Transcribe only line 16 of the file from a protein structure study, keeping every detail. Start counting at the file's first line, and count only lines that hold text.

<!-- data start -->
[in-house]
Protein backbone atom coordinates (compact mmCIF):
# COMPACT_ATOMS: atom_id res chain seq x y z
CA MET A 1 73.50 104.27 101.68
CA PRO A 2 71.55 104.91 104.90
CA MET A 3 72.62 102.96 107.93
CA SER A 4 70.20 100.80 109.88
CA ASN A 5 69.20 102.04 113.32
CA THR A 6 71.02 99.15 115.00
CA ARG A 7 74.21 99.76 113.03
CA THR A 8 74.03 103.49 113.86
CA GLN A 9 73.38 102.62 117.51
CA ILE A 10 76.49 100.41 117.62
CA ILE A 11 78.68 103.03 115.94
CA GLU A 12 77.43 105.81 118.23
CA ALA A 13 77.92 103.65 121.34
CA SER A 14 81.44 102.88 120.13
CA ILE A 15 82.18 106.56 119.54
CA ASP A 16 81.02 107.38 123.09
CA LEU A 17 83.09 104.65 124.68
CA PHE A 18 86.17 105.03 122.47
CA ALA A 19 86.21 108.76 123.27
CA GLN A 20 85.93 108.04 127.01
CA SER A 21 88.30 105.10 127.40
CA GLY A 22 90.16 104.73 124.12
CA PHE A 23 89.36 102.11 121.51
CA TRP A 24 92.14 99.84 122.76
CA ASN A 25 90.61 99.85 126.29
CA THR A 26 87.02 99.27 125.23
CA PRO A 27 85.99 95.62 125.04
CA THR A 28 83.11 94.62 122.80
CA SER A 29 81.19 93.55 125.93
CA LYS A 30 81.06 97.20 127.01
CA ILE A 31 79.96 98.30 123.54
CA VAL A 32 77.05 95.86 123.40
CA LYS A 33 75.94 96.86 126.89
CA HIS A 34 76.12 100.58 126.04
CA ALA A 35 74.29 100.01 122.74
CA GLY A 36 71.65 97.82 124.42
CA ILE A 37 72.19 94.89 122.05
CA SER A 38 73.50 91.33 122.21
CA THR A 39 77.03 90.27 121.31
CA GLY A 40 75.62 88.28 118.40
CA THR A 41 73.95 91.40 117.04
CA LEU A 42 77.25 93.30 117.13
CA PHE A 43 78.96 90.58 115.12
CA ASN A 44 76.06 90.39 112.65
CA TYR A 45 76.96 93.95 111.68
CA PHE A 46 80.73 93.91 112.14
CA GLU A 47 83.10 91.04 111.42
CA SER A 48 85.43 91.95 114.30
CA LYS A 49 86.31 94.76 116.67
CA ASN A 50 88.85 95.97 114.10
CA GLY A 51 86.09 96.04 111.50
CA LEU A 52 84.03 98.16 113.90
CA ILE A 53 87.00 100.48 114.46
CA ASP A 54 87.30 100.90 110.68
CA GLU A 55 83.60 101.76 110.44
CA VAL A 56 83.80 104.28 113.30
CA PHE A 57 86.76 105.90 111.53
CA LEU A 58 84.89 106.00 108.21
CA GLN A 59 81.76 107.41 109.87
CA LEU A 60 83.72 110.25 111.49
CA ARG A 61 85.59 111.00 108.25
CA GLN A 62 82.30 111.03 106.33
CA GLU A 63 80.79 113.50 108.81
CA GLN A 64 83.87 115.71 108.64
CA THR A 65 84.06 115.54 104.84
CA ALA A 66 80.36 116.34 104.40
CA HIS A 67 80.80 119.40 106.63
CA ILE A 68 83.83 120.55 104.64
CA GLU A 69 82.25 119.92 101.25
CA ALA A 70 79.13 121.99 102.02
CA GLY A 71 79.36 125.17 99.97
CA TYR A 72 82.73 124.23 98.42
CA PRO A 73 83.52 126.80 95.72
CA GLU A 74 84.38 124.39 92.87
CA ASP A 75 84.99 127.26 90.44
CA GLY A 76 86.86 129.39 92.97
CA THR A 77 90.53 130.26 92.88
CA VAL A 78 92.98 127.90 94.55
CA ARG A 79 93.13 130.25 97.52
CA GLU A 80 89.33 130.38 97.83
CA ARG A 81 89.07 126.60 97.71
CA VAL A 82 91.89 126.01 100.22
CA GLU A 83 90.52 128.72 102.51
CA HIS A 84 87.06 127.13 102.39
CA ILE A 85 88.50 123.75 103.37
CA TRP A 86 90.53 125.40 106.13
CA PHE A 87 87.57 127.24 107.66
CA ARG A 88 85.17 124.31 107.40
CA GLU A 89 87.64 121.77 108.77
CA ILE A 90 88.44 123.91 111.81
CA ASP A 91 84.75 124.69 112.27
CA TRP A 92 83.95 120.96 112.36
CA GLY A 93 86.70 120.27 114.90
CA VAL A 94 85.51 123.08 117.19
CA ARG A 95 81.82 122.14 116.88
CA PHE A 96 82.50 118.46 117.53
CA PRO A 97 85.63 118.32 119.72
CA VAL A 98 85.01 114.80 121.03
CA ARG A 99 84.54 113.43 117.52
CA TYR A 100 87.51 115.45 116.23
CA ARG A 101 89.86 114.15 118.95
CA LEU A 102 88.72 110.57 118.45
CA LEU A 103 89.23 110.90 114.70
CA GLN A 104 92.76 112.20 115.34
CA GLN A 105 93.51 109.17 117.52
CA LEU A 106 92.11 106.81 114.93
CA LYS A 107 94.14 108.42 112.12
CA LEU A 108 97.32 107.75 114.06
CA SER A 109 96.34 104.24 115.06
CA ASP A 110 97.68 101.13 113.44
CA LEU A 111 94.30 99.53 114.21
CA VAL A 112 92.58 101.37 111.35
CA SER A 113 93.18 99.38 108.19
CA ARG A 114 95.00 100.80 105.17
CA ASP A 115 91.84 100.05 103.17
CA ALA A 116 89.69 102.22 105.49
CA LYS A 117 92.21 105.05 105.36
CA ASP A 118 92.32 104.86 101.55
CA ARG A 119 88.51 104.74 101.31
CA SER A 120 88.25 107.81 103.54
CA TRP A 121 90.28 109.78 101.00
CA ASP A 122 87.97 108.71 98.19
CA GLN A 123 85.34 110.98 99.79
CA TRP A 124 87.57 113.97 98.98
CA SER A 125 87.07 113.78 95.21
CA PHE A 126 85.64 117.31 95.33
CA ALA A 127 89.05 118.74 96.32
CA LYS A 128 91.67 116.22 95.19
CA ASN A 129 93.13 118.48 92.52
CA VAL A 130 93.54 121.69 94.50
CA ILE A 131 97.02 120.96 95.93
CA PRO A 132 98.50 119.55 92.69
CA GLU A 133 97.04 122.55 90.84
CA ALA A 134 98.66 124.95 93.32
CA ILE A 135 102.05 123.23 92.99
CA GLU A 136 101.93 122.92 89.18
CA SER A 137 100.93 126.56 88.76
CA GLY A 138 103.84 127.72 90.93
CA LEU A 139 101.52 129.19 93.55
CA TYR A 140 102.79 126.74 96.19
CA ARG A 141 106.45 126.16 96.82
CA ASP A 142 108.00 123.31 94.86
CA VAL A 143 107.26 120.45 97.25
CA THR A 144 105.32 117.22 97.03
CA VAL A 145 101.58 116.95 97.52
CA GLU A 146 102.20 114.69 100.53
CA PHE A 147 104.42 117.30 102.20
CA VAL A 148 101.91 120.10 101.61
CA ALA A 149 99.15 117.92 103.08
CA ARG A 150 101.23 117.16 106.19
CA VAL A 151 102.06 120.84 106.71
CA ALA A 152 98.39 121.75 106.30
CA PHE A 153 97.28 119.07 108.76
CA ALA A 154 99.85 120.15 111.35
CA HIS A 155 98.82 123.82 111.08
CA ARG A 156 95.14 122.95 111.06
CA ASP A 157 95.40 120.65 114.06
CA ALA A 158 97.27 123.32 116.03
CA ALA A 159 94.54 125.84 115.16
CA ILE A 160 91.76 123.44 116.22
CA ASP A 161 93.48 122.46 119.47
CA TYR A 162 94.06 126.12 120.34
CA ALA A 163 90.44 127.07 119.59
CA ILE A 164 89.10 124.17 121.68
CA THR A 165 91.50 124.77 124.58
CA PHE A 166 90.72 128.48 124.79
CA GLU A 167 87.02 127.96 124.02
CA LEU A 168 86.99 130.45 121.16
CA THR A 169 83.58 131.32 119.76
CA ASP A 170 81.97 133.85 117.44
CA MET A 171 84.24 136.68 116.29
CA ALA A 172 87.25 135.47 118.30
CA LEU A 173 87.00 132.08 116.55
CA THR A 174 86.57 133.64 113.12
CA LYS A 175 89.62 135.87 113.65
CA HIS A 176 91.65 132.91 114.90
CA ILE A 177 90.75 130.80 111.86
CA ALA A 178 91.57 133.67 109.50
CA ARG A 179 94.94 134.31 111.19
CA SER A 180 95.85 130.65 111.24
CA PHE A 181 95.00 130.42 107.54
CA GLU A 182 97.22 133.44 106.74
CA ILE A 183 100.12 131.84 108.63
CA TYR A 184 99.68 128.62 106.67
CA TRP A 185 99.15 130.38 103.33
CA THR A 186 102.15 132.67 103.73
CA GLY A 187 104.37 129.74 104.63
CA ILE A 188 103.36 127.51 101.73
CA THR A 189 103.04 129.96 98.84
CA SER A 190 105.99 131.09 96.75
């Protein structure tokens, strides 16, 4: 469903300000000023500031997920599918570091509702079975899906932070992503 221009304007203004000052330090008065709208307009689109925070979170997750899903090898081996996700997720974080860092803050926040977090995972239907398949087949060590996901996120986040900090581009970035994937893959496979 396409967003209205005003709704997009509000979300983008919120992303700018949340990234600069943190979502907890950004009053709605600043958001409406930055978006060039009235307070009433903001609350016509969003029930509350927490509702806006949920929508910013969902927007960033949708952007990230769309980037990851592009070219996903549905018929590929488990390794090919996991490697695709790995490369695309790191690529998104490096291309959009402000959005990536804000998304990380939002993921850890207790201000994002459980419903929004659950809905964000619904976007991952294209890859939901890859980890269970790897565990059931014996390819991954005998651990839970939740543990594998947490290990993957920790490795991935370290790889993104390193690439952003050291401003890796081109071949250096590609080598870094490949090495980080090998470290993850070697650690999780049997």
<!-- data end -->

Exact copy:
CA ALA A 13 77.92 103.65 121.34